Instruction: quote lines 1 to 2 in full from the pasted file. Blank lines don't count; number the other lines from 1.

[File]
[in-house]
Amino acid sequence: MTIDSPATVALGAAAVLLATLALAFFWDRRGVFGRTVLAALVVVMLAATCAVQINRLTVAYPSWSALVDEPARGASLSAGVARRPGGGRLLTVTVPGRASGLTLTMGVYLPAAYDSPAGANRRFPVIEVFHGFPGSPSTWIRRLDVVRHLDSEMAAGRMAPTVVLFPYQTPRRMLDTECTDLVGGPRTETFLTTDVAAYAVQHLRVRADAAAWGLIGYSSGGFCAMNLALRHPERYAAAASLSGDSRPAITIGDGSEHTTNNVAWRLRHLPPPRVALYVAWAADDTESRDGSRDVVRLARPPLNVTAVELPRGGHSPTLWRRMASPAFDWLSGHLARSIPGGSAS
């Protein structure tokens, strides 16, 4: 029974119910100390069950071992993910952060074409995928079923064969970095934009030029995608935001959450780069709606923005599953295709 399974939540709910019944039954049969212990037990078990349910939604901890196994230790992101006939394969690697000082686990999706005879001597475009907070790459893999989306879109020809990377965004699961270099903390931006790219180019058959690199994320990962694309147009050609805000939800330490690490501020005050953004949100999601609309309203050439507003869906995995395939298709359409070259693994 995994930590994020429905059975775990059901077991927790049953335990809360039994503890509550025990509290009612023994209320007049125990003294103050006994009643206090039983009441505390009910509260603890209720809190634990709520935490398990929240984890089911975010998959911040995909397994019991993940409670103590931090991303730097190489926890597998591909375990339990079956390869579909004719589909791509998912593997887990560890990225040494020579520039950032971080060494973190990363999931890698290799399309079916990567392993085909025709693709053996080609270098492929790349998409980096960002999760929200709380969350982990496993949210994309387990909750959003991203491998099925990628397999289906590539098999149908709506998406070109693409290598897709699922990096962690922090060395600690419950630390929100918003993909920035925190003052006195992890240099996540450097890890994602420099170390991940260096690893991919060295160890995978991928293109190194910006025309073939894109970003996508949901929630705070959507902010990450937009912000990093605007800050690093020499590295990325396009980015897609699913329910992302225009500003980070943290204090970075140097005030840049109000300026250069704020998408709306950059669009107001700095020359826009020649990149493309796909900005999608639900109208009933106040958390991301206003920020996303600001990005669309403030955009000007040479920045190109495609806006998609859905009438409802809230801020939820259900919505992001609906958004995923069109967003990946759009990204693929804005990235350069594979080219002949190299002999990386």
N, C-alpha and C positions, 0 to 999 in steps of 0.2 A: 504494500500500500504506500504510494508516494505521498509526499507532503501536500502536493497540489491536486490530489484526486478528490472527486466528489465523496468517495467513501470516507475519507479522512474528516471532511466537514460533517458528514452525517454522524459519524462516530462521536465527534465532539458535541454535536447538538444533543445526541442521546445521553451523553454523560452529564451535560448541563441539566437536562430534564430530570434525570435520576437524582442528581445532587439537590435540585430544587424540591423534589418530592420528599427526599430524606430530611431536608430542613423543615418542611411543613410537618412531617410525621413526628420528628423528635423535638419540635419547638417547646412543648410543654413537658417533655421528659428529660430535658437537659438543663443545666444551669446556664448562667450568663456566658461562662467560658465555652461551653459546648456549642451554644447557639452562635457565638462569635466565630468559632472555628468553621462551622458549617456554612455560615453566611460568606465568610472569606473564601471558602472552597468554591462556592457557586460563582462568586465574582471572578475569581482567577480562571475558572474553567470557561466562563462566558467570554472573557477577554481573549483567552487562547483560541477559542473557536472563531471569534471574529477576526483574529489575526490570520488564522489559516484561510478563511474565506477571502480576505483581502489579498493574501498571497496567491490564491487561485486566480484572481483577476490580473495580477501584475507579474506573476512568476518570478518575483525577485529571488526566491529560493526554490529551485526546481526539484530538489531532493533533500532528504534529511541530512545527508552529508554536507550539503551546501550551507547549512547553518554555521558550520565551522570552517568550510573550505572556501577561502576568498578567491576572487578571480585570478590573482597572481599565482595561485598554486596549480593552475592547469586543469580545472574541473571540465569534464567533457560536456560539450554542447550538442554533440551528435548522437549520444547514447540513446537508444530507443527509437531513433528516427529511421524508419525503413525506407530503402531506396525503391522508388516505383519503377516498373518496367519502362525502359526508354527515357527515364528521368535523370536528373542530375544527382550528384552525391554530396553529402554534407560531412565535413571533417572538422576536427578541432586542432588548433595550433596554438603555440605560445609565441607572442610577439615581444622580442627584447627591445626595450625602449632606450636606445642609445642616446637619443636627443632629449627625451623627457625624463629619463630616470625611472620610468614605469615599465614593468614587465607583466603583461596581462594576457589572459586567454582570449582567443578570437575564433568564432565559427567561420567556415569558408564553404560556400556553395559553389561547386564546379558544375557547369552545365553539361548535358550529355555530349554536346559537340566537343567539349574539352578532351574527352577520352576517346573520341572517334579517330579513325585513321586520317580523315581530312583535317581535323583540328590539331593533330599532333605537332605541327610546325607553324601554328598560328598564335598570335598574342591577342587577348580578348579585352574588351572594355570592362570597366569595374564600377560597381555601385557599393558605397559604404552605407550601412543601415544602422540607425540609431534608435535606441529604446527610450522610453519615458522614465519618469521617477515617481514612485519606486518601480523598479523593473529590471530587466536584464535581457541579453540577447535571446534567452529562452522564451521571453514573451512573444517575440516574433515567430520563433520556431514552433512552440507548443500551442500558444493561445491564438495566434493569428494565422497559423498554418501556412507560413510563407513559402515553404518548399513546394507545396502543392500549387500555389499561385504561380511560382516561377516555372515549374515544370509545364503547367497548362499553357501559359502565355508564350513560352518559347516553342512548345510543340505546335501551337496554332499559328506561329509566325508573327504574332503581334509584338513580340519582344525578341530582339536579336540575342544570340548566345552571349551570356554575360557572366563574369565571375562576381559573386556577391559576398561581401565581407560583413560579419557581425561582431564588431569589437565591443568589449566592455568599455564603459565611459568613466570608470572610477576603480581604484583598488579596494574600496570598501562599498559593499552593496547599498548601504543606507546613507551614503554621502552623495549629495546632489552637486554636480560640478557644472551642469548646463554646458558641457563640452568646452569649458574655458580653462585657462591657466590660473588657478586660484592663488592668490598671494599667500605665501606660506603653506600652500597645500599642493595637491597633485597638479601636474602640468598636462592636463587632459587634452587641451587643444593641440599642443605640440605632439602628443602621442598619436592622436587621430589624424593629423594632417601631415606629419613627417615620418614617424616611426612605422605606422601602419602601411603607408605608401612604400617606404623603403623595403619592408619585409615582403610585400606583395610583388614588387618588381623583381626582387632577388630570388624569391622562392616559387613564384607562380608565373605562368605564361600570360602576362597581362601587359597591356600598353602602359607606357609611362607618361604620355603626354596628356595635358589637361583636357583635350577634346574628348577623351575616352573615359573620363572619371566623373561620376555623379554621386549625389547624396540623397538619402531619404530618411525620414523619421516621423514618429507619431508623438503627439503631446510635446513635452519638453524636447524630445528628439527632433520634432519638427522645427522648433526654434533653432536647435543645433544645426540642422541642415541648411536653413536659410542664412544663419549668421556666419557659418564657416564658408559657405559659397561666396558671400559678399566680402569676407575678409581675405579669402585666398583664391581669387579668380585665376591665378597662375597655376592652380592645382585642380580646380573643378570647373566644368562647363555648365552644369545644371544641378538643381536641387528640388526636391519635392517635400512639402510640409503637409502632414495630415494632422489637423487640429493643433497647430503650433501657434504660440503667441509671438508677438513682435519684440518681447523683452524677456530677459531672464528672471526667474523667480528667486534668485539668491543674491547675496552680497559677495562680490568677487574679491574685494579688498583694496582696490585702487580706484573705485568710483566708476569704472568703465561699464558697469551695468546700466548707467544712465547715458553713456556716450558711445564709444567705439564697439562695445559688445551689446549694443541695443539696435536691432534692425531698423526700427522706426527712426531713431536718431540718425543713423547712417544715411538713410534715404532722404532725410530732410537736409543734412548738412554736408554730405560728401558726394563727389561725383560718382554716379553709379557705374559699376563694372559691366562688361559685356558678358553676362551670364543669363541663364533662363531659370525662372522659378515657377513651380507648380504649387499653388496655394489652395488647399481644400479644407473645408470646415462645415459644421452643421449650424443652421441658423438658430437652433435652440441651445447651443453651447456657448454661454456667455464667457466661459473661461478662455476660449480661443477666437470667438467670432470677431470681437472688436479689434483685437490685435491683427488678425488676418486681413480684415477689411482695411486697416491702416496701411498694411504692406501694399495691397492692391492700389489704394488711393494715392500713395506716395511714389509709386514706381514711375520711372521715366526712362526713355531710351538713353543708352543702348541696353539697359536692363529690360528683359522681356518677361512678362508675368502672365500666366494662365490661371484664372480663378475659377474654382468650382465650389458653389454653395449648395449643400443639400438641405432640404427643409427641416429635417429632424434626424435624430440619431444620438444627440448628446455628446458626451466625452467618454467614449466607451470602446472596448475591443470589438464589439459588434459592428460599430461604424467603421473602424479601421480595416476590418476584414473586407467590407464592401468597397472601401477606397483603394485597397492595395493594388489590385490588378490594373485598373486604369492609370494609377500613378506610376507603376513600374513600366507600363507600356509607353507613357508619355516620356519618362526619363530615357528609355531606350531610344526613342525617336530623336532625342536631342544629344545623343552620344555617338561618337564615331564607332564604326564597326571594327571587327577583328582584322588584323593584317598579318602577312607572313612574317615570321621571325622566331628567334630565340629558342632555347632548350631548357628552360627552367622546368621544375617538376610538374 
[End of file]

[in-house]
Amino acid sequence: MTIDSPATVALGAAAVLLATLALAFFWDRRGVFGRTVLAALVVVMLAATCAVQINRLTVAYPSWSALVDEPARGASLSAGVARRPGGGRLLTVTVPGRASGLTLTMGVYLPAAYDSPAGANRRFPVIEVFHGFPGSPSTWIRRLDVVRHLDSEMAAGRMAPTVVLFPYQTPRRMLDTECTDLVGGPRTETFLTTDVAAYAVQHLRVRADAAAWGLIGYSSGGFCAMNLALRHPERYAAAASLSGDSRPAITIGDGSEHTTNNVAWRLRHLPPPRVALYVAWAADDTESRDGSRDVVRLARPPLNVTAVELPRGGHSPTLWRRMASPAFDWLSGHLARSIPGGSAS